I only took classes at a community college during one summer semester where I earned 12 credits, and I still regret not taking more. I probably could have saved around $20,000 by taking more classes at my local community college.

Also, you are most likely just taking general credits at the community college, so it’s not like you would be missing much by taking classes there instead of a college that has a better reputation for the major you are seeking.

If you do decide to go to a community college, always make sure that the 4-year college you plan on attending afterwards will transfer all of the credits. It’s an easy step to take so do not forget! You should do this before you sign up and pay for any classes as well as to make sure that ALL of the classes will transfer succesfully.

2. Take advantage of high school classes to lower your college budget.

Many high schools allow you to take college classes to earn both college and high school credits at the same time.

This is something I highly recommend you look into if you are still in high school, as it saves time and is one of the best ways to save money on college costs.

When I was in my senior year in high school, nearly all of my classes were dual enrollment courses where I was earning college and high school credit at the same time. I took AP classes and classes that earned me direct college credit from nearby private universities. I left high school with around 14-18 credit hours (I can’t remember the exact amount). This way I knocked out a whole semester of college. I could’ve taken more, but I decided to take early release from high school and worked 30-40 hours a week as well.

3. Take all the credits you can to stay within your college budget.

At many universities, you pay a flat fee. So whether you take 12 credit hours or 18 credit hours, you are paying nearly the exact same price.

For this reason, I always recommend that a student take as many classes as they can if they are going to a college that charges a flat fee tuition.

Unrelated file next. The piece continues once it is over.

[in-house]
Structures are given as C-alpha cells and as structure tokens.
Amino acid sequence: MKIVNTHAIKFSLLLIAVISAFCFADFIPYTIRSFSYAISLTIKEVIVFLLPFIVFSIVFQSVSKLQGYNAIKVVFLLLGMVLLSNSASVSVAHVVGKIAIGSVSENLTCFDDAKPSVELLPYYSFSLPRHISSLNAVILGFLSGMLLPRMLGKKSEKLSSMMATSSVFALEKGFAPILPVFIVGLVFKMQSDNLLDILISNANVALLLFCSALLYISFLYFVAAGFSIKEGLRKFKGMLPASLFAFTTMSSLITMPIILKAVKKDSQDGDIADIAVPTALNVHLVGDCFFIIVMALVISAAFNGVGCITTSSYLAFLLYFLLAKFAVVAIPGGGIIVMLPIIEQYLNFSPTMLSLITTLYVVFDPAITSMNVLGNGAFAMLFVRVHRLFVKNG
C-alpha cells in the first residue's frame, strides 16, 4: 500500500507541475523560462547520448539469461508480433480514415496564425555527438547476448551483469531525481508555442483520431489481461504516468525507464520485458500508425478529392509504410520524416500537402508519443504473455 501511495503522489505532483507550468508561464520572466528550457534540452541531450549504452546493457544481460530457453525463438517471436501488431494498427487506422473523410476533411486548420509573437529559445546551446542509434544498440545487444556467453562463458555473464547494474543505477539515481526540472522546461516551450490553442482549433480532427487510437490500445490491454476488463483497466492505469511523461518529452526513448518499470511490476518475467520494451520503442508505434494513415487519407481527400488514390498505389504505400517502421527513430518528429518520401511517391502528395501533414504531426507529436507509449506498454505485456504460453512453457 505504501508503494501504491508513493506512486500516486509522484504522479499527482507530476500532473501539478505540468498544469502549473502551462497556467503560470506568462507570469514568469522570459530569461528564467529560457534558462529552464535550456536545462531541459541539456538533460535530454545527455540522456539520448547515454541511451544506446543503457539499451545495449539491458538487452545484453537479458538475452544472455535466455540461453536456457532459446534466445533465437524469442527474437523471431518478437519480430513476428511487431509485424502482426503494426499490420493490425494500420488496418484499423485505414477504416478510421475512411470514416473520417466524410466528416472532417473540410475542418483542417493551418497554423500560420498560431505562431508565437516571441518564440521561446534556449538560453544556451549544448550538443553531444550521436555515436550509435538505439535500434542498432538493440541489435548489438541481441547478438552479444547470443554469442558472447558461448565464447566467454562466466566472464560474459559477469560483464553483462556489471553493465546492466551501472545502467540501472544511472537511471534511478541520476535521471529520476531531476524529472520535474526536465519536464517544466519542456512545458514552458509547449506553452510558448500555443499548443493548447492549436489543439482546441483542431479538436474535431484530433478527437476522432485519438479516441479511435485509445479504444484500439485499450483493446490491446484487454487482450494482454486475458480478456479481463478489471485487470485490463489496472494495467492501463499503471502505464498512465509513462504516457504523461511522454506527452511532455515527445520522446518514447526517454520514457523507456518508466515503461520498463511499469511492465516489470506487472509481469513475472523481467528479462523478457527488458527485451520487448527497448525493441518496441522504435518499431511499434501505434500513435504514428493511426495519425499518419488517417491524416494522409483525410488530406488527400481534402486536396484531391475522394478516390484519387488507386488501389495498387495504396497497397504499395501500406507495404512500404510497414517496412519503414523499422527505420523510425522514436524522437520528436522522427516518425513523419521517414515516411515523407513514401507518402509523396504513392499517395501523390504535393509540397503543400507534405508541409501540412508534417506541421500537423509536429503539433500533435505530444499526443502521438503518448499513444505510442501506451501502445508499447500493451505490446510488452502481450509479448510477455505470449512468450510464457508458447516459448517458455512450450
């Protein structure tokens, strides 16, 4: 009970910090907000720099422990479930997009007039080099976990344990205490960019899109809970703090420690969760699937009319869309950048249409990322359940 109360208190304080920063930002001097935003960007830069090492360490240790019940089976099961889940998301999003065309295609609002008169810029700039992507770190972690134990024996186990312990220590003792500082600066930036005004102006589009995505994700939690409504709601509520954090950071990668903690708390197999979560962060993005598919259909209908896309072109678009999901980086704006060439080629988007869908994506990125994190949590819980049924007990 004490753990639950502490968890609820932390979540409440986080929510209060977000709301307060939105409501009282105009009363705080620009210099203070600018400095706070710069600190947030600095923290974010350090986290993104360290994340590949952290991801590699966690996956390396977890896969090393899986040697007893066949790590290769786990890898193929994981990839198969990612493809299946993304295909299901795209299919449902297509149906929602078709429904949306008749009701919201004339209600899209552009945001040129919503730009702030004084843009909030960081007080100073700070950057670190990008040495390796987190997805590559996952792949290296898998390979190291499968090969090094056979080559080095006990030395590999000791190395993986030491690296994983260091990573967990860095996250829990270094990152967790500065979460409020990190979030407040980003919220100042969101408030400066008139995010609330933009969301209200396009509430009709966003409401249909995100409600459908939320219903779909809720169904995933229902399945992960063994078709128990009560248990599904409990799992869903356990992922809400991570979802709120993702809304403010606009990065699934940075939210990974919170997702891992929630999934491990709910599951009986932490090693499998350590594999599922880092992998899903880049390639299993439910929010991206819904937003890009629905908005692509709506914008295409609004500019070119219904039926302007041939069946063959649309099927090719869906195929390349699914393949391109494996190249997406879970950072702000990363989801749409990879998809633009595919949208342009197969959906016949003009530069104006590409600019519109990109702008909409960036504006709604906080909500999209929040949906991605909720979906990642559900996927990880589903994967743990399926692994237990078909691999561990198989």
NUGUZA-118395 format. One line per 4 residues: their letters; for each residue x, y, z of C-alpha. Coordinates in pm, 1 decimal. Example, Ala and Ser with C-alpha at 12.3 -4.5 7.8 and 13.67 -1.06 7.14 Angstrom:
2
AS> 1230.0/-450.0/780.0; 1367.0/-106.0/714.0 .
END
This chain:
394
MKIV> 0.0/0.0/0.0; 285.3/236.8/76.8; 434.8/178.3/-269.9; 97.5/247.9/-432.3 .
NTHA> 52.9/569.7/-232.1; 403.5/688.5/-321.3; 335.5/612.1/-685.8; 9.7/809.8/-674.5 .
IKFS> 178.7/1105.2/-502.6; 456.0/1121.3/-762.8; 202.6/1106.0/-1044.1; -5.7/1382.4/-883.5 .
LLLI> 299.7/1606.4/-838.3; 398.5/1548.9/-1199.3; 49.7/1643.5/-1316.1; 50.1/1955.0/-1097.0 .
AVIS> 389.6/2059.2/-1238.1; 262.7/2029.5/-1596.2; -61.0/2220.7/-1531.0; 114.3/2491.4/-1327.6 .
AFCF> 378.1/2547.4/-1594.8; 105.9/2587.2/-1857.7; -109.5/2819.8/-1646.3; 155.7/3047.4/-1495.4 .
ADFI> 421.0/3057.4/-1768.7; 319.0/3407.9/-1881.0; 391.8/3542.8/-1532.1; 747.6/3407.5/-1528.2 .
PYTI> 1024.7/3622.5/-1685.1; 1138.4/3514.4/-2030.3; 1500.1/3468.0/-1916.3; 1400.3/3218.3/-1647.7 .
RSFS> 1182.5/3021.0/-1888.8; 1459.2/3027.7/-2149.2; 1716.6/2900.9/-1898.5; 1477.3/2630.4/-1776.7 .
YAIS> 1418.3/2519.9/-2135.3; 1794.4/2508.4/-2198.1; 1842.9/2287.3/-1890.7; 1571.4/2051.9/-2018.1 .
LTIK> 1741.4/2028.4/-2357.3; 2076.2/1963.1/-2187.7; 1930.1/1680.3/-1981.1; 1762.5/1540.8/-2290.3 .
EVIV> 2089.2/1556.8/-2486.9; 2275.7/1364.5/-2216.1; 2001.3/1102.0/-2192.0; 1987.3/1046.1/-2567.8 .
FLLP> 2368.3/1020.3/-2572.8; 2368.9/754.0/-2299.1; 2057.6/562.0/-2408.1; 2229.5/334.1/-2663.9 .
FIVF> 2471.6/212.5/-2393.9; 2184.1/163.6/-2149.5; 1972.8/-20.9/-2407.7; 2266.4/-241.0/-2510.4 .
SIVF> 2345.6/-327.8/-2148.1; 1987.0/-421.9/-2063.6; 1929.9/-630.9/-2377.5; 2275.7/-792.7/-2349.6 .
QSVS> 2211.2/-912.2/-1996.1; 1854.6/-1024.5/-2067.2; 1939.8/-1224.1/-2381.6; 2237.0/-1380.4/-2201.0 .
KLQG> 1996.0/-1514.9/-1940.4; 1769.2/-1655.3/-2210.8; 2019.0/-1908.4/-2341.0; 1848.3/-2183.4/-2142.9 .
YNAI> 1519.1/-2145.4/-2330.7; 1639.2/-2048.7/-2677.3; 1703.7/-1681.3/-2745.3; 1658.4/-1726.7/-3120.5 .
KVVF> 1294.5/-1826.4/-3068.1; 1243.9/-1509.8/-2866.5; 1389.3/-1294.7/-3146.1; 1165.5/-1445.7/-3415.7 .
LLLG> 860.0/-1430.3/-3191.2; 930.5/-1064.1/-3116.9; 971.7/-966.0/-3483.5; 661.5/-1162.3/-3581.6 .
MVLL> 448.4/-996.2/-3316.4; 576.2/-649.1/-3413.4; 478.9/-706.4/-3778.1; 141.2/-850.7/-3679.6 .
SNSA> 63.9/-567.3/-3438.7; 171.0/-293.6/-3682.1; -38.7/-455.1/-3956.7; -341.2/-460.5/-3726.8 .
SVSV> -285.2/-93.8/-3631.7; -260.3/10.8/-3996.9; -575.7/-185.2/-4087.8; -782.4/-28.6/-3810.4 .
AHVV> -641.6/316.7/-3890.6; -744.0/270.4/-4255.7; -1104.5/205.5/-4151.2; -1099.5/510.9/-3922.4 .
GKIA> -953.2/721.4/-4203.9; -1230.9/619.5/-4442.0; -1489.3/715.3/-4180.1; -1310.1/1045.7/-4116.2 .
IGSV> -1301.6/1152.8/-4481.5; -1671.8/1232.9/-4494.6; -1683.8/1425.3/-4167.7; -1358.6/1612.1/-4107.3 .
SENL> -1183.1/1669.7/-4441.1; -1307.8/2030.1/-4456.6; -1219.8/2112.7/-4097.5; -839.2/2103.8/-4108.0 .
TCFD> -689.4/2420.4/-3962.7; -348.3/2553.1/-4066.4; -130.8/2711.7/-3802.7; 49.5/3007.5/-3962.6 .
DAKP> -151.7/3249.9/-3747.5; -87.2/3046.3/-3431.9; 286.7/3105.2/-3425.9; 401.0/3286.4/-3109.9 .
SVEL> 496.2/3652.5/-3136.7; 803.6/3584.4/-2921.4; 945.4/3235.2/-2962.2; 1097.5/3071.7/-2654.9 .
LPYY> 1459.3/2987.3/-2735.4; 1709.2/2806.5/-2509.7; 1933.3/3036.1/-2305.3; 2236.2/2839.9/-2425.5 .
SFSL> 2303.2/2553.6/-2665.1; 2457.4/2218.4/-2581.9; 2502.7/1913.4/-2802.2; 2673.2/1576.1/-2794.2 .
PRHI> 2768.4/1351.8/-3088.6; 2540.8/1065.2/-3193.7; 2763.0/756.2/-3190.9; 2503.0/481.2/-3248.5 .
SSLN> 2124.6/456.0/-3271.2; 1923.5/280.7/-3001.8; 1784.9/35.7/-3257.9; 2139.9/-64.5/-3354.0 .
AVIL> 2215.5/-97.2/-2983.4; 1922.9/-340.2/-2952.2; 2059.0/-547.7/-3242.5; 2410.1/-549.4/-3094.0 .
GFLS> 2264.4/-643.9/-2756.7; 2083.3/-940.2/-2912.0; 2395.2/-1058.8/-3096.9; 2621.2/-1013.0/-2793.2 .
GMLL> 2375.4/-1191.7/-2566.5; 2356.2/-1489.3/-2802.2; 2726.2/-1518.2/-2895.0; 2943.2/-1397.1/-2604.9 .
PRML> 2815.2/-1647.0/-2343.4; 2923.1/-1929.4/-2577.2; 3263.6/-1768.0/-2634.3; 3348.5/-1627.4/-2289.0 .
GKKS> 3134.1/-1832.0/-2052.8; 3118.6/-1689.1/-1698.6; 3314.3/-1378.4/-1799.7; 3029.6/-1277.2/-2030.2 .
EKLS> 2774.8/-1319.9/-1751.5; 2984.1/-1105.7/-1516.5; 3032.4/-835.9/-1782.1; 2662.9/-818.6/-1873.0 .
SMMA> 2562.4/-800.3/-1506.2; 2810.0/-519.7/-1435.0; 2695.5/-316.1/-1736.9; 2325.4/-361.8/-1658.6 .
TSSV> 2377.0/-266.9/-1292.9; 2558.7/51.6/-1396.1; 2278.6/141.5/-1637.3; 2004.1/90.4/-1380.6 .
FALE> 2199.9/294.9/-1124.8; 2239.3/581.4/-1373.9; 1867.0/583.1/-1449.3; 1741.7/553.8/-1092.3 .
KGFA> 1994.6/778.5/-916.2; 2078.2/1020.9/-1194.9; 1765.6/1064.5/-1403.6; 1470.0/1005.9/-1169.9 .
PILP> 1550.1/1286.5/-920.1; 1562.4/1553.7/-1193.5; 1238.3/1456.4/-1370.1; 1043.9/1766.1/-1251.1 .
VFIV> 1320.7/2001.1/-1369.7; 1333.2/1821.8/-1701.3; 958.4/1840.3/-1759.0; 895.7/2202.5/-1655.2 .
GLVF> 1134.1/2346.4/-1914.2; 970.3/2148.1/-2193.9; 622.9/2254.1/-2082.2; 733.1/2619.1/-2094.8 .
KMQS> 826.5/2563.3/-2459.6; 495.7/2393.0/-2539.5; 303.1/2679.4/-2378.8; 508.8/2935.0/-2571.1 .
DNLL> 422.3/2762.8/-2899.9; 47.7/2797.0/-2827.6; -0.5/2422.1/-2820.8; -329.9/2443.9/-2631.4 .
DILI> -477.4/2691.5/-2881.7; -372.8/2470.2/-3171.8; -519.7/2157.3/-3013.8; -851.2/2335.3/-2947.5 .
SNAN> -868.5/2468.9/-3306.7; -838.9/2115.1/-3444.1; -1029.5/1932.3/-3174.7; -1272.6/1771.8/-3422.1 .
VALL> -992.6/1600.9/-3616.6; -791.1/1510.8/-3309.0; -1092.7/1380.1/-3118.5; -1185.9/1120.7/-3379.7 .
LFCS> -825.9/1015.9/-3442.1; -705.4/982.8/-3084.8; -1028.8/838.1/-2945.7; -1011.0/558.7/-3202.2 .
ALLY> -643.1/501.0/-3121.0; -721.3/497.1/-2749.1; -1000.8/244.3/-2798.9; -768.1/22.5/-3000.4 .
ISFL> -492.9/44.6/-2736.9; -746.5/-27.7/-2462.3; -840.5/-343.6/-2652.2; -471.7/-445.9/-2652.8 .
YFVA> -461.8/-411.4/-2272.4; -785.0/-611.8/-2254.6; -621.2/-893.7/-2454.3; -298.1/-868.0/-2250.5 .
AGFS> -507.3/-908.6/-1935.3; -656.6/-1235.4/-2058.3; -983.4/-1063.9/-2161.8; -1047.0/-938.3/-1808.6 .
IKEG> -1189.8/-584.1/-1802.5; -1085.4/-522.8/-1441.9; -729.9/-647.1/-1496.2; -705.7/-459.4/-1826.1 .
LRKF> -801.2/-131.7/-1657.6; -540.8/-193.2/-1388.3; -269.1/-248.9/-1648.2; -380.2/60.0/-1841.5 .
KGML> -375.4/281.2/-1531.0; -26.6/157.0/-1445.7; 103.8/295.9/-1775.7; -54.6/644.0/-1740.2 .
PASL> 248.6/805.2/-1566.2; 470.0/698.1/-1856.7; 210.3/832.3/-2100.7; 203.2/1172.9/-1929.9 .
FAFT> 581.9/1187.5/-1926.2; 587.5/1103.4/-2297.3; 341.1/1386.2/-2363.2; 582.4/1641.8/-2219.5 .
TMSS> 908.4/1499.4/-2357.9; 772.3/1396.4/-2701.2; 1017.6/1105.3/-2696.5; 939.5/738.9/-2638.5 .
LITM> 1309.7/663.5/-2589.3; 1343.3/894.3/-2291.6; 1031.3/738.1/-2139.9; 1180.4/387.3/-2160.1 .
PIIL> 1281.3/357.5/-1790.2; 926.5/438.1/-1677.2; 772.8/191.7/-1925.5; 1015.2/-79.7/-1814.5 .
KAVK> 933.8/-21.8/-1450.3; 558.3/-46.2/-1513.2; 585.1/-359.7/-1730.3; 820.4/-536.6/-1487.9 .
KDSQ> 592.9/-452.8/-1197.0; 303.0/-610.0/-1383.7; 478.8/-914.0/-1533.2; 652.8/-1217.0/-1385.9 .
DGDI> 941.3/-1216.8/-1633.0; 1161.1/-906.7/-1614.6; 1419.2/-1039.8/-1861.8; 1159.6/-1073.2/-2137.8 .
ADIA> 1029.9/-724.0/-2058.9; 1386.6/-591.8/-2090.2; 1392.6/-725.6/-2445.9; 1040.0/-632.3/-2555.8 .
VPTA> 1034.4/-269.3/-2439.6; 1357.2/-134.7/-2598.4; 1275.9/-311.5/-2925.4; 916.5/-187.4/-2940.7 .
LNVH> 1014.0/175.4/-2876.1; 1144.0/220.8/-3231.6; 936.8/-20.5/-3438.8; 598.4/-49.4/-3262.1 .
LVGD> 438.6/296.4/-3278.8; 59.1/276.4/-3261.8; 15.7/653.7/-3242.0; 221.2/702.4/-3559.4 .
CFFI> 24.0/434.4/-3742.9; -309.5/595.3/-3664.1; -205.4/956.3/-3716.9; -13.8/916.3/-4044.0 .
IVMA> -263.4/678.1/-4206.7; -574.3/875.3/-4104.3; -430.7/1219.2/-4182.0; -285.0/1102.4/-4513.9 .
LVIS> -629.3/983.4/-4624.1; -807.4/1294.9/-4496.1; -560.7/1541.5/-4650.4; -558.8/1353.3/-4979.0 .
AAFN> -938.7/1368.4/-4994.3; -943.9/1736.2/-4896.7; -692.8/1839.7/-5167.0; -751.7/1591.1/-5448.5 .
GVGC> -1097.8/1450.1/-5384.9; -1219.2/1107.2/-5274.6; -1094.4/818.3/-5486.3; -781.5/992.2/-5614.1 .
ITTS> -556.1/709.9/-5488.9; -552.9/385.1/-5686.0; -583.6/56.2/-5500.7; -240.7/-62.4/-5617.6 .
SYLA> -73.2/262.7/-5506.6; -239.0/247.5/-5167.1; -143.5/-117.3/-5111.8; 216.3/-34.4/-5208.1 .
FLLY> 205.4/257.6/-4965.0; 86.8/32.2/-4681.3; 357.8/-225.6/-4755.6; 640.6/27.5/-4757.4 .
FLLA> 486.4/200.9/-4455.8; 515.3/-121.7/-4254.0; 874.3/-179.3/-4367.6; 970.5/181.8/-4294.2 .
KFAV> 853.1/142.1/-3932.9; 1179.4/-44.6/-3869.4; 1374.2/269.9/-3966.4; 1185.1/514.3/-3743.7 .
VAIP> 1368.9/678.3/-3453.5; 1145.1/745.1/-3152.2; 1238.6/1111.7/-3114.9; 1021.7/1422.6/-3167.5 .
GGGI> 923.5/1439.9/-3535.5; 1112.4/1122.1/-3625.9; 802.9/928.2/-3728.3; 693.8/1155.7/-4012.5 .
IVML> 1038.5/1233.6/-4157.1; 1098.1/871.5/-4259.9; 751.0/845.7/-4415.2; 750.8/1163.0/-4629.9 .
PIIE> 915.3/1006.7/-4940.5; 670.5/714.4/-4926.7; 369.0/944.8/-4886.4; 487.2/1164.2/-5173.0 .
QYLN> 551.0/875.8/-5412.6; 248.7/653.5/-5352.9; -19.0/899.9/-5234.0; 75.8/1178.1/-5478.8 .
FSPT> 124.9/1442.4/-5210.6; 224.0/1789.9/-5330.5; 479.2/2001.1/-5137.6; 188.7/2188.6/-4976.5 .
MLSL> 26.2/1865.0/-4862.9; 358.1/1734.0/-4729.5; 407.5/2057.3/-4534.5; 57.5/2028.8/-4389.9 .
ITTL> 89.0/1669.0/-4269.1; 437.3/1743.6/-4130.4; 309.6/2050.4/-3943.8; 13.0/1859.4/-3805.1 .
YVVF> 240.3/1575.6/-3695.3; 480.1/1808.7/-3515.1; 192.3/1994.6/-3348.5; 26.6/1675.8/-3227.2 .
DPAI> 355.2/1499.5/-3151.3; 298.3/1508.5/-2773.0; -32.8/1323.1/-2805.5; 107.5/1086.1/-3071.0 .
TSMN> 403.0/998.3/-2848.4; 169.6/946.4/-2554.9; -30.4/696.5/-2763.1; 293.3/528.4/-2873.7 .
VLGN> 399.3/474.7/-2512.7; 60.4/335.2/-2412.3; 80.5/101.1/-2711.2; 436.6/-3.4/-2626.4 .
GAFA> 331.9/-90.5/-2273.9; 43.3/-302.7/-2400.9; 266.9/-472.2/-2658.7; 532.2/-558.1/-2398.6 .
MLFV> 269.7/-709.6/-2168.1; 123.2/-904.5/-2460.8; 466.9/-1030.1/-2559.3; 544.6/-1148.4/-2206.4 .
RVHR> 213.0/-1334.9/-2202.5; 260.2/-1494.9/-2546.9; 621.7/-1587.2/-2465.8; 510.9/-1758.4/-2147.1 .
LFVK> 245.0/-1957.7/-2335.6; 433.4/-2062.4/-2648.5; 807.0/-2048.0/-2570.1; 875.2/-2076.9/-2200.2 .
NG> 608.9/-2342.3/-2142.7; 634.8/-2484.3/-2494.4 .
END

If you think you can still earn good grades and do whatever else you do on the side, definitely get full use of the college tuition you are paying for!

4. Apply for scholarships to lower your college costs.

Before you start your semester, you should always look into scholarships, grants, FAFSA, and more. You usually have to turn in any paperwork around spring time for the following semester, so I highly recommend doing this right now if you are going to college in the fall.

Another myth will be busted right now. Many believe that all scholarships are impossible to have or it means you have to win a contest. That is just a myth.

I received around $16,000 a year in scholarships to the private university I attended. That helped pay for a majority of my college tuition. The scholarships were easy for me to get as they were all just because I earned good grades in high school and scored well on tests. I received scholarships to all of the other colleges I applied for as well just for good grades, so I know they can be found as long as you do well in high school!

There are other ways to find scholarships as well. You can receive scholarships from private organizations, companies in your town, and more. Do a simple Google search and I am sure you will find many free websites that list out possible scholarships for you to apply to.

Tip: Many forget that you usually have to turn in a separate financial aid form directly to your college. Don’t forget to do this by the deadline each year!

5. Search for cheaper textbooks to lower your college budget.

Students usually spend anywhere from around $300 to $1,000 on textbooks each semester, depending on the amount of classes they are taking and their major.

For me, many of my classes required more than one book and each book was usually around $200 brand new. This means if I were to buy all of my college textbooks brand new, I probably would have had to spend over $1,000 each semester.

I saved a decent amount of money on college textbooks by renting them and finding them used. Renting them was nice because I just had to pay one fee and didn’t ever have to worry about what to do with the textbook after the class was done, as I only had to return them. There was no worrying about the book being worthless if a new edition came out, which was nice! Buying books used was nice occasionally as well just because sometimes I could make my money back.

I recommend Campus Book Rentals if you are looking for textbook rentals. Their rentals are affordable and they make getting the textbooks you need easy.

Read: How To Save Money On Textbooks + Campus Book Rentals Review

6. Skip the high price of living on campus to cut your college budget.

To save more money, I decided to live on my own. I didn’t have the option of living at home after high school and living on campus would have cost me a ton of money.

Instead, I found a very cheap rental house (the house was VERY small and probably could have been considered a tiny home) and was able to somewhat easily commute to work and college from it. I probably saved around $500 a month by living on my own instead of on campus, and I learned a lot by living on my own at a young age as well.